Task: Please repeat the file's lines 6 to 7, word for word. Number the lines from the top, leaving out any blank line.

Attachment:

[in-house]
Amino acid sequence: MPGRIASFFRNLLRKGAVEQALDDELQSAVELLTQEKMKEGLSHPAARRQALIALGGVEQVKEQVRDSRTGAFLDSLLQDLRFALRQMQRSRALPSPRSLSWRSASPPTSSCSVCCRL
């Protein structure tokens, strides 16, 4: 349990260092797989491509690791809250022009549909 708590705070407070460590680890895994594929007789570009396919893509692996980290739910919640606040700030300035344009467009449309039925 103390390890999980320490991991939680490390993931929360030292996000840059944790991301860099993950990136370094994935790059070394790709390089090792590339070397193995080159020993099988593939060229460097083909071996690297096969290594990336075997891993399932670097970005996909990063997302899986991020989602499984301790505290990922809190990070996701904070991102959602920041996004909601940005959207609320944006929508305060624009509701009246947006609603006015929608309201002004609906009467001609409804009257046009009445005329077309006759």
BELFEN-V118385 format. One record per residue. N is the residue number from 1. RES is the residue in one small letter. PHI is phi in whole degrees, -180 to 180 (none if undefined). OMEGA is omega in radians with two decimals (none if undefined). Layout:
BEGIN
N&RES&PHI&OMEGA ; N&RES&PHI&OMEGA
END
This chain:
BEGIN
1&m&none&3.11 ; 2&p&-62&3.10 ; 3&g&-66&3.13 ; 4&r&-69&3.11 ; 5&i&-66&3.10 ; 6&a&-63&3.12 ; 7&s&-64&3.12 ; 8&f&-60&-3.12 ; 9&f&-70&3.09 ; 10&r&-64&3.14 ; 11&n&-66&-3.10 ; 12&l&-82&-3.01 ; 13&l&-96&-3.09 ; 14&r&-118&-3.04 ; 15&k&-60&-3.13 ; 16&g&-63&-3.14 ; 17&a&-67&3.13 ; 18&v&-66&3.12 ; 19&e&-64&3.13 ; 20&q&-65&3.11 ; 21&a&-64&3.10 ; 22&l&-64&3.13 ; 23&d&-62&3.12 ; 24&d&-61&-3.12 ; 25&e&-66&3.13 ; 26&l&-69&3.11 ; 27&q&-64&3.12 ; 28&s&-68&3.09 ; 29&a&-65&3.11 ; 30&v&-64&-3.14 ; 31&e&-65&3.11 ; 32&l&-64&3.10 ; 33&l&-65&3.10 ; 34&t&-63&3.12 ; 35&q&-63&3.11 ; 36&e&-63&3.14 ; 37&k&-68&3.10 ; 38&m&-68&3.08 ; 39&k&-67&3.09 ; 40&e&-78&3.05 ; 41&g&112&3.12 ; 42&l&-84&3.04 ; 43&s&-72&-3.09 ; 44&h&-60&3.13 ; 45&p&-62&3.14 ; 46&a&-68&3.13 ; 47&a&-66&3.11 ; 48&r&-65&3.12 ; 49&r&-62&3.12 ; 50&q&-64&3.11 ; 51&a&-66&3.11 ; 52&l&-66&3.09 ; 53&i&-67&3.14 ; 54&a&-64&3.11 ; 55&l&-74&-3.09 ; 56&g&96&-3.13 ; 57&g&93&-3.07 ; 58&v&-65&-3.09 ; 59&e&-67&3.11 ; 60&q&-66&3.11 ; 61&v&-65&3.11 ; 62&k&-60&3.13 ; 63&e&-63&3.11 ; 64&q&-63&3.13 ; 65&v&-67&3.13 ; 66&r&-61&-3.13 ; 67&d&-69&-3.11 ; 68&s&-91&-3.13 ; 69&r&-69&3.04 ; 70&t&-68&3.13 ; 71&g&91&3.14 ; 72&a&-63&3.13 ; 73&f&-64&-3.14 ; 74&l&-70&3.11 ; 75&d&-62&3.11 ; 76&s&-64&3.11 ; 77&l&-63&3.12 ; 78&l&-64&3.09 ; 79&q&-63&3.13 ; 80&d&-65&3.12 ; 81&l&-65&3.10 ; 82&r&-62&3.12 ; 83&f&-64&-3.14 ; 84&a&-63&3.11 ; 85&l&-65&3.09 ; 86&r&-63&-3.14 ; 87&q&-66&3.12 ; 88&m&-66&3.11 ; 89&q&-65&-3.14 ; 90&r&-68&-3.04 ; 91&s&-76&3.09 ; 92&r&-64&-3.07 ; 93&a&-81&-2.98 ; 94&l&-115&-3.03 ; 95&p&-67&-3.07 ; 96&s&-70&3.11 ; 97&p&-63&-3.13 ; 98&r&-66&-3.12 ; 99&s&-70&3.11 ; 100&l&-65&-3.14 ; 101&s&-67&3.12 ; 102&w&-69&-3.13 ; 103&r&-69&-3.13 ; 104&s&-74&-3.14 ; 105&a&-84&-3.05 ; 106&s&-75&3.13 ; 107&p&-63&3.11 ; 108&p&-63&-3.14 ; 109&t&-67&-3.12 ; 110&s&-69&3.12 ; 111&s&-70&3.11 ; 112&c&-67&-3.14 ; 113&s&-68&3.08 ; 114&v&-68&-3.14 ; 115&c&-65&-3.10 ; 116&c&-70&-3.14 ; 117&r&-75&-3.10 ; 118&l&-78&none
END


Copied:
N&RES&PHI&OMEGA ; N&RES&PHI&OMEGA
END